By ALLEN RAU
Many folks walking through downtown may have noticed activity around the building space that used to hold the “Courthouse Diner”.
Mary and Roger Sipple are bringing “A Taste of Texas” to 109 Courthouse Square within the next month. Mary’s daughter, Myra Cardenas, is also on the team alongside their marketing guru, Amber Waninger.
Their initial plan is to stay open from breakfast to dinner.
“We’re trying to shoot for the next couple of weeks (for the opening). Depending on if everything goes well,”
Cardenas said recently. “We’ve gotten all of our equipment in, we’re getting menus, social media, websites and vendors lined up.” Cardenas will be a chef and will design dish presentations while Mary Sipple will be head chef.
Mary Sipple has a long history in the restaurant business, having run three eateries in their home state of Texas before becoming a nurse and moving to Tennessee.
“I am from Texas. My husband and I met in Texas when he was in the Air Force. His family lives in Tennessee, so we decided one day to move up this way. That’s what brought us here.
“I ran restaurants before. My kids were little, and I got tired of it and decided to be a nurse. My kids have grown up and (Myra) wants to help now so we plan to do it again. I have a lot of support now. When I had the other ones it was just me and that was difficult to do.”
Mary Sipple drove from Morristown to the Veterans Assistance Hospital every day, an extra long commute, which led to the move to Jonesborough.
“We looked around the area and Jonesborough was just beautiful, I just loved it, the downtown historic feel. I wanted to find something around Jonesborough.”
Cardenas added that her mother was also drawn to the location by its history, and her love of all things antique.
“When we found this location she was like, ‘It’s my dream. It’s beautiful’. And we’re trying to keep that history. We are Tex-Mex and we do Mexican food, but we’re also trying to keep the integrity of downtown Jonesborough.”
The decision to stay open for dinner was assisted by folks who have walked by the building and requested they stay open for evening eats.
“We are considering different hours. We don’t know what the town’s looking for yet. We’re thinking maybe 7 a.m. to 7 p.m. to start out and to play it by ear and change our hours to 7 p.m. to start out and to play it by ear and change our hours according to what the people are looking for. Maybe they want us open later. Or maybe earlier, as we’re going to specialize in breakfast burritos,” Sipple said.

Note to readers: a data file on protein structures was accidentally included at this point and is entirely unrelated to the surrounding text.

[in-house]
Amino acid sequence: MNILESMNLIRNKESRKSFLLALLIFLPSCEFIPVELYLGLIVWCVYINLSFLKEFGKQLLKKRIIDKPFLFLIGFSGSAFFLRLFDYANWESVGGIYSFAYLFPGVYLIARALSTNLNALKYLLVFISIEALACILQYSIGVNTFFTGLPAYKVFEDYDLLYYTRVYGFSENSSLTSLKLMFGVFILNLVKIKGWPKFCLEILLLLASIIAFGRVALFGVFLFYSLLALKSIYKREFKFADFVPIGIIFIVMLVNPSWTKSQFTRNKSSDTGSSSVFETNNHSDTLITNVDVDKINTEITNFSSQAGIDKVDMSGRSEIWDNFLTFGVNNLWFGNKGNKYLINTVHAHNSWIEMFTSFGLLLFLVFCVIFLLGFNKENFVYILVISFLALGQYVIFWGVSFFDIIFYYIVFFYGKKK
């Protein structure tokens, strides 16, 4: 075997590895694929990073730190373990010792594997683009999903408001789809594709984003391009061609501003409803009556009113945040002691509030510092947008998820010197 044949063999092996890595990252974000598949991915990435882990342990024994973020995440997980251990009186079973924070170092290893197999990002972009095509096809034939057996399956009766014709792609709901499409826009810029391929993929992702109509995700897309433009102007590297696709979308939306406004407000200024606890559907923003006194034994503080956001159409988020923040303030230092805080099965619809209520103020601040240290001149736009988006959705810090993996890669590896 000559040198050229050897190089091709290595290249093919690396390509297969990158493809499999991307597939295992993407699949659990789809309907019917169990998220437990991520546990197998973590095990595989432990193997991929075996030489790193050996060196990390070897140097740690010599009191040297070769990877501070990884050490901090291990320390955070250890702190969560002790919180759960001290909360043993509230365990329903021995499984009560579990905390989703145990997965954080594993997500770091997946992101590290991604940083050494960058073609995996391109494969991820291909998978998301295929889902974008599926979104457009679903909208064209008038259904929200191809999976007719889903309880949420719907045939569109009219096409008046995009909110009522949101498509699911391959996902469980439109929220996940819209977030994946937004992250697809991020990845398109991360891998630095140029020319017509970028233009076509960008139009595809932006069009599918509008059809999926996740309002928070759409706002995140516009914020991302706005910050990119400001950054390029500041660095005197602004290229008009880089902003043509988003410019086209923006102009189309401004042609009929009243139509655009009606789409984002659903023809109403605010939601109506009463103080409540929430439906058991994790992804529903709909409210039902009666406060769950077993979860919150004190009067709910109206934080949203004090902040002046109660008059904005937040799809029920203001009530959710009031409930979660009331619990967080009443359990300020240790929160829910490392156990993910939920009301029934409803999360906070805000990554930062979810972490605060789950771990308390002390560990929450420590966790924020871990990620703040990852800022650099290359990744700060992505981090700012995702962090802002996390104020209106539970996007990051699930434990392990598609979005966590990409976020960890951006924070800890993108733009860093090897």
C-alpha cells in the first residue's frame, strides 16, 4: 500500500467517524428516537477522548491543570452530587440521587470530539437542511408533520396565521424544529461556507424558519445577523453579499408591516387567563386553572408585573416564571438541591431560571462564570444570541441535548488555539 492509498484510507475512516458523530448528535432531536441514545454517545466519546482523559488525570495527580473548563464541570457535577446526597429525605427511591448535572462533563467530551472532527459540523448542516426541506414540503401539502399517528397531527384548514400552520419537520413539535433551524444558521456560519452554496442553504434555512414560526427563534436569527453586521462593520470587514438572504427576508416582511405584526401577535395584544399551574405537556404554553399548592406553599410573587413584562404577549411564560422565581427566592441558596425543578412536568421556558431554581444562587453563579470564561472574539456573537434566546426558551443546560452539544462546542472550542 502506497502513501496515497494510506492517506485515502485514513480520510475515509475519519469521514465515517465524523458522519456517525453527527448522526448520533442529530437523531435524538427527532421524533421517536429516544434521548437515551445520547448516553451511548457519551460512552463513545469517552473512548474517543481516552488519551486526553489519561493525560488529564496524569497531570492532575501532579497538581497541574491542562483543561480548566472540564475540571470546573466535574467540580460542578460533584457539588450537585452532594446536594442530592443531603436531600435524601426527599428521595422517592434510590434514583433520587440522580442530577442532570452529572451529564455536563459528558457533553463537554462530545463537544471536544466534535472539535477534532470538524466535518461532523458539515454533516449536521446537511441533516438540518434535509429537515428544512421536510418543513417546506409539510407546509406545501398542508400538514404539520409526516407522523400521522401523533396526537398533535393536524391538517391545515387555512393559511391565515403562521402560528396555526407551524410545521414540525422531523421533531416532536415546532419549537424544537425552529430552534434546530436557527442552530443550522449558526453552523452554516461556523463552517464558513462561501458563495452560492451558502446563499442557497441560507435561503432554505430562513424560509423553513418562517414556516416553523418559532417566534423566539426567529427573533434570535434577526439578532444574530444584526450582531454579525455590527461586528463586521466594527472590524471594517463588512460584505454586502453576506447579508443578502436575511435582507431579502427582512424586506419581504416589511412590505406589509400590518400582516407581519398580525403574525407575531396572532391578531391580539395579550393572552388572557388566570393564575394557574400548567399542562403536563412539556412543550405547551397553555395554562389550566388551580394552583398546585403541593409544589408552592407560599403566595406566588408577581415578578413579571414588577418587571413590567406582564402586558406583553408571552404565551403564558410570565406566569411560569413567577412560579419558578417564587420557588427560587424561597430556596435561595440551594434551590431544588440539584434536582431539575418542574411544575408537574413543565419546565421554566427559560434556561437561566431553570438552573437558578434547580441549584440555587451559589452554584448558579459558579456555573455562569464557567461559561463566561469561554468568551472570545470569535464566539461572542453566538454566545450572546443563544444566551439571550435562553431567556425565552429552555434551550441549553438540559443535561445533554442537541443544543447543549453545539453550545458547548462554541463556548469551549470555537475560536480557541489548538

While their specialty will be breakfast-fare, the burritos may be ordered at any time of the day. And Cardenas said that their Tex-Mex inspired meals are different from typical Mexican restaurants.
“They tend to have a bigger menu, so you’re kind of overwhelmed. We’re trying to customize it to be our Tex-Mex. It’s not traditional Mexican food. For us, we use a lot of natural ingredients. We have our own spices and seasonings. Tex-Mex style is cumin-based. We don’t do too much with the ingredients because simplicity is key whenever you’re trying to create something that tastes wonderful.
“Queso will be cheddar-based. Growing up in Texas, we always like to add things to our cheese. Again, it’s just simple ingredients but when you mix them all together it creates this wonderful design.”
Cardenas certainly has the background for the task at hand.
She earned her Bachelor’s Degree at Full Sail University and ran the kitchen at the Winter Park, Florida Olive Garden.
Waninger earned her Masters at Full Sail in Marketing and Design and was also a culinary professional at Olive Garden.
According to Cardenas, the initial plan includes a beer license and a “quick service” style restaurant.
“We’re not going to have serving staff or anything. Up front will be three chalk boards. You come up to the counter, order, sit down and we’ll have someone bring your food out to you. You’ll go up and get your own drink.”
She added that to-go service would also be available and that they plan to source locally and stay as fresh as possible (including homemade chips).
“Everything we’re making is basically fresh. Beans will be made fresh. Rice will be made fresh daily. Ground beef, all of that. We’re trying to stay away from as much frozen food as possible by sourcing locally.”
Other features will be a salsa bar, limited seating outside, vegetarian options and gluten-free dishes.
“We know what it takes to keep our customers happy,” Cardenas said. “We know what it takes to make sure everything in the back is functioning right. ‘These are my standards. This is where they are, and they’re not going to drop because there’s no reason for them to go below that’.
“We never want to be inconsistent, it’s the key to everything.”
“A Taste of Texas” will have phone service on Sept. 7. Their website will soon be online at www.atasteoftx.com.